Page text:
Henry The Minstrel

Henry The Minstrel
   Henry the Minstrel, or Blind Harry or Hary, a Scottish poet, was the author of the epic poem in 12 books The Life of Sir William Wallace around 1460; it was translated into modern English by William of Gilbertfield in 1722. Little is known about Henry, but it is thought he came from the Lothian area and that he was blind from birth. The treasury accounts show that in 1490 he received a sum of money on the king's command and similar payments until 1492. William Dunbar (see entry) mentions him on line 69 of Lament for the Makaris (middle Scots for maker, composer, craftsman). From the level of the language it appears he had been educated in the school of some monastery. He collected tales about Wallace (who was hung, drawn and quartered in London in 1305) from various sources and wrote them in the Scots language, adding them to the work of John Blair, Wallace's chaplain. The poem inspired Burns to write "Scots Wha Hae," and Randall Wallace also read the poem before creating the Mel Gibson film Braveheart (1995). There are some historical inaccuracies; however, the poem makes stirring reading and had a strong influence on Scottish nationality.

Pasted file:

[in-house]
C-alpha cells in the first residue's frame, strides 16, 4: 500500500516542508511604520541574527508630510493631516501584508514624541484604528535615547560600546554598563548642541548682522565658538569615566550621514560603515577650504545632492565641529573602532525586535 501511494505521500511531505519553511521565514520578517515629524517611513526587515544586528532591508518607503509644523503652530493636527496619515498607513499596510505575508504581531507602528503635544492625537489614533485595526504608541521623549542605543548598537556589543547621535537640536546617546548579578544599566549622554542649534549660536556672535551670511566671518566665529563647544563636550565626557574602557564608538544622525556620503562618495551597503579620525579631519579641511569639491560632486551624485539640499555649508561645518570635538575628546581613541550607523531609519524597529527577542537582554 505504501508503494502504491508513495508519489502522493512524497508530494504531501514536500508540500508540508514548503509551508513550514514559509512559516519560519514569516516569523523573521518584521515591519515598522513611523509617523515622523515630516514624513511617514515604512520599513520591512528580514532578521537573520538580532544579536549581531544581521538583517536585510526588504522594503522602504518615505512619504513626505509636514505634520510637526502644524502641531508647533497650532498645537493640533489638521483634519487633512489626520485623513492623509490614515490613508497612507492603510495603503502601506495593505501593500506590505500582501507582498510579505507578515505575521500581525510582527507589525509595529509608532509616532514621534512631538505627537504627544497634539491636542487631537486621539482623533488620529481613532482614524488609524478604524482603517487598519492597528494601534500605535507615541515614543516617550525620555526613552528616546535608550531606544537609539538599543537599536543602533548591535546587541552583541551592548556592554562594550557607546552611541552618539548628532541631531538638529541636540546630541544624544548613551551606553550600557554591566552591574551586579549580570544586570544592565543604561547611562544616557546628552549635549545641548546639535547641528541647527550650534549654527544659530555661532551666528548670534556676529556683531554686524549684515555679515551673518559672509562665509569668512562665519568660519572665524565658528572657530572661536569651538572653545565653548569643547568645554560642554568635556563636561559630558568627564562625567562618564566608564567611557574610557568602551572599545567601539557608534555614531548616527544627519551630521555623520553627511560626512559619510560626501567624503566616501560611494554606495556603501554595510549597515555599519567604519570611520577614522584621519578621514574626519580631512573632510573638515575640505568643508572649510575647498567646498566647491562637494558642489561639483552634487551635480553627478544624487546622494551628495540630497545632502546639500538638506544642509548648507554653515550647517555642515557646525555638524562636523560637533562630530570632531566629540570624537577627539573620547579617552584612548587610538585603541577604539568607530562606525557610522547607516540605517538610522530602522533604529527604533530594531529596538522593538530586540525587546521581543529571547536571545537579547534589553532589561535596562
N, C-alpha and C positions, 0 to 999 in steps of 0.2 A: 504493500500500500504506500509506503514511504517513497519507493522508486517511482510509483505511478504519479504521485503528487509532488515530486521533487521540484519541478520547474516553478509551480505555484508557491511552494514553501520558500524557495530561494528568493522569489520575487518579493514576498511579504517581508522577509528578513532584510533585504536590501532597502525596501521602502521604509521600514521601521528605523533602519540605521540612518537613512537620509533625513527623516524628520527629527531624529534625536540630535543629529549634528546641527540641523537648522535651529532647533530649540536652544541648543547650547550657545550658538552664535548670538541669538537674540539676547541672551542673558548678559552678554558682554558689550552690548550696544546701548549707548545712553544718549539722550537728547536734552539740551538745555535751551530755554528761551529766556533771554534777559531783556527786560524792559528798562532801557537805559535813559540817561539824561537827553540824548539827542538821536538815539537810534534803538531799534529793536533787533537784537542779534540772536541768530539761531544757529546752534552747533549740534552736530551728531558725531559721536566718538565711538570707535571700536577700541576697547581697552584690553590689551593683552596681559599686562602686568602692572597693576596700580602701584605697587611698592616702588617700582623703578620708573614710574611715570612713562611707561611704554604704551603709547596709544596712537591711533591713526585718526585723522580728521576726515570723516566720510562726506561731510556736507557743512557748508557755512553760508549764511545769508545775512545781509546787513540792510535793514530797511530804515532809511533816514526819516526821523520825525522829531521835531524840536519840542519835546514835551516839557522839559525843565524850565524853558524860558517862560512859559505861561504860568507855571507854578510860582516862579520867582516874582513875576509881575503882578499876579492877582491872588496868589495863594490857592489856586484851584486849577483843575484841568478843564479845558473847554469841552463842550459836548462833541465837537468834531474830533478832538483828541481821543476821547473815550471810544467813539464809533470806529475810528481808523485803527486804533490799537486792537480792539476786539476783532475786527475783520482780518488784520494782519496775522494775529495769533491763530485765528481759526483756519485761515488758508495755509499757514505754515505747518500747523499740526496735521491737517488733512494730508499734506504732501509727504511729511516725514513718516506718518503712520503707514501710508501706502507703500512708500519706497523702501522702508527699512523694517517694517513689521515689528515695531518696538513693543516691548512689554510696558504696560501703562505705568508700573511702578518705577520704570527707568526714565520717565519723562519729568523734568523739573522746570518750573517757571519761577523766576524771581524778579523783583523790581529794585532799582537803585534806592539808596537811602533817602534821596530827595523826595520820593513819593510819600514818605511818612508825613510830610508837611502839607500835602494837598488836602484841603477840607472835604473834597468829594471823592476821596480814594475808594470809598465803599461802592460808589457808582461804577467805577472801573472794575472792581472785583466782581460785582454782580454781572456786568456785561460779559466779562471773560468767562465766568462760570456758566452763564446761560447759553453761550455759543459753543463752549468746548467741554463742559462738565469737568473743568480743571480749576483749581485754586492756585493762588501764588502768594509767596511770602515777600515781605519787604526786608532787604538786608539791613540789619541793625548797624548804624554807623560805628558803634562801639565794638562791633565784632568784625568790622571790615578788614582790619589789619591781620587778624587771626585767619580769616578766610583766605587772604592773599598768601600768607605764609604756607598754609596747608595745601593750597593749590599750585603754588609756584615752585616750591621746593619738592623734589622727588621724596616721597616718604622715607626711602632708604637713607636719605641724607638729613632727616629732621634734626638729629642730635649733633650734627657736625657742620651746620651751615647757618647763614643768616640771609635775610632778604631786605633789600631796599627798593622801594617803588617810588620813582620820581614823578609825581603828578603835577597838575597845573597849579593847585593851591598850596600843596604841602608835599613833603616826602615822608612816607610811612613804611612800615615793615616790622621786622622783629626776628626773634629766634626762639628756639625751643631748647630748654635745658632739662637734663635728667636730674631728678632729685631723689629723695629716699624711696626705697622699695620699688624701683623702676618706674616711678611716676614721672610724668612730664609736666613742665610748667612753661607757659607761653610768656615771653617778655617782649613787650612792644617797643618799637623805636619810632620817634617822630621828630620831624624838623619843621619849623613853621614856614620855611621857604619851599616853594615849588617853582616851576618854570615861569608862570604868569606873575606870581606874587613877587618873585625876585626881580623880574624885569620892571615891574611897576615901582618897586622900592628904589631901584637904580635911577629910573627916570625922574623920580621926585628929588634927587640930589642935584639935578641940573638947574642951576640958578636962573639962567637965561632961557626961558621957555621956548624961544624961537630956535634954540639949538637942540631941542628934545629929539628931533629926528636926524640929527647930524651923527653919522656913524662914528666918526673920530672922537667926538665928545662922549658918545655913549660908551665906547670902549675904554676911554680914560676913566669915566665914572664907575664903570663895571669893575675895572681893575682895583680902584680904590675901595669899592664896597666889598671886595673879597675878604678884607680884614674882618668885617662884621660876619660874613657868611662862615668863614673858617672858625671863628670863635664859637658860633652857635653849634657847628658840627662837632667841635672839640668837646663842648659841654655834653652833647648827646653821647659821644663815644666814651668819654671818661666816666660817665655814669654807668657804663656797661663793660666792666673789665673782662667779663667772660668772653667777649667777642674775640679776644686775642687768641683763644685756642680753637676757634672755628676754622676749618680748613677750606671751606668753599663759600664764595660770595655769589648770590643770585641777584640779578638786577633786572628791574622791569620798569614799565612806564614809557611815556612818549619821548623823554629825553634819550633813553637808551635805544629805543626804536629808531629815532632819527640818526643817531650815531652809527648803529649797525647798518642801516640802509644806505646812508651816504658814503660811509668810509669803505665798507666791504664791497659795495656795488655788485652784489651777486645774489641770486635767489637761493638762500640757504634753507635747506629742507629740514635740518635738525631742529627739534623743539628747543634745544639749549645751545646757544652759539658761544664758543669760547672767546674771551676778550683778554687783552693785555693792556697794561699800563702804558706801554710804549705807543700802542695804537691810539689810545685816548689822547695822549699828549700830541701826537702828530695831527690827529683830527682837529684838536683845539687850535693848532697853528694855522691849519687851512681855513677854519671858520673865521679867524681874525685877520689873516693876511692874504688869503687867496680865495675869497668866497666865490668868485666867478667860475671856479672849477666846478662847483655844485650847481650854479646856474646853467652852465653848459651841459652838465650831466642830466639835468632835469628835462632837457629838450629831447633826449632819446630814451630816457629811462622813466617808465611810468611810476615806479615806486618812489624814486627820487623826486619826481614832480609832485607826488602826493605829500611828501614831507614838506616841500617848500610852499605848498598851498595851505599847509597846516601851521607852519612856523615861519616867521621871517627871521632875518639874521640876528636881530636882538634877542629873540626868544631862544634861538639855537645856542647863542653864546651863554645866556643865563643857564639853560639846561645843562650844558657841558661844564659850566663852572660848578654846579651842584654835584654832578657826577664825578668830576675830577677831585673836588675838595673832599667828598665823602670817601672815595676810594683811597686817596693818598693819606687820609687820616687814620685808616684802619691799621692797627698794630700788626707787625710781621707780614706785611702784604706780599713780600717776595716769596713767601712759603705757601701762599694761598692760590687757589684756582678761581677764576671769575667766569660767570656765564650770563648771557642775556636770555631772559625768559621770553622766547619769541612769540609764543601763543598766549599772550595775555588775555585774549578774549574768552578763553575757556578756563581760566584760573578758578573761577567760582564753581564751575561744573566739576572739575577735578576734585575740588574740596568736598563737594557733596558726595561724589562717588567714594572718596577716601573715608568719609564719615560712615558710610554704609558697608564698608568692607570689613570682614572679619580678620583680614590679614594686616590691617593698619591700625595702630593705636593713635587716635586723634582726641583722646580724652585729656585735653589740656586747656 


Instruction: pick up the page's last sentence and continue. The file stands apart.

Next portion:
Sources: Dictionary of National Biography. Electronic Edition 1.1. Oxford University Press, 1997. Overview of Blind Harry (http://www.geo.ed.ac.uk/scotgaz/people/famousfirst1079.html). Scottish Poetry Selection-Life of Sir William Wallace, an extract of the poem by Blind Harry (http://www.rampantscotland.com/poetry/blpoems_wallace.htm). The Columbia Granger's Index to Poetry. 11th ed. The Columbia Granger's World of Poetry, Columbia University Press, 2005 (http://www.columbiagrangers.org). The Oxford Companion to English Literature. 6th edition. Margaret Drabble, ed. Oxford University Press, 2000. The Scottish Collection of Verse to 1800. Eileen Dunlop and Kamm Antony, eds. Richard Drew, 1985.

British and Irish poets. A biographical dictionary. . 2015.

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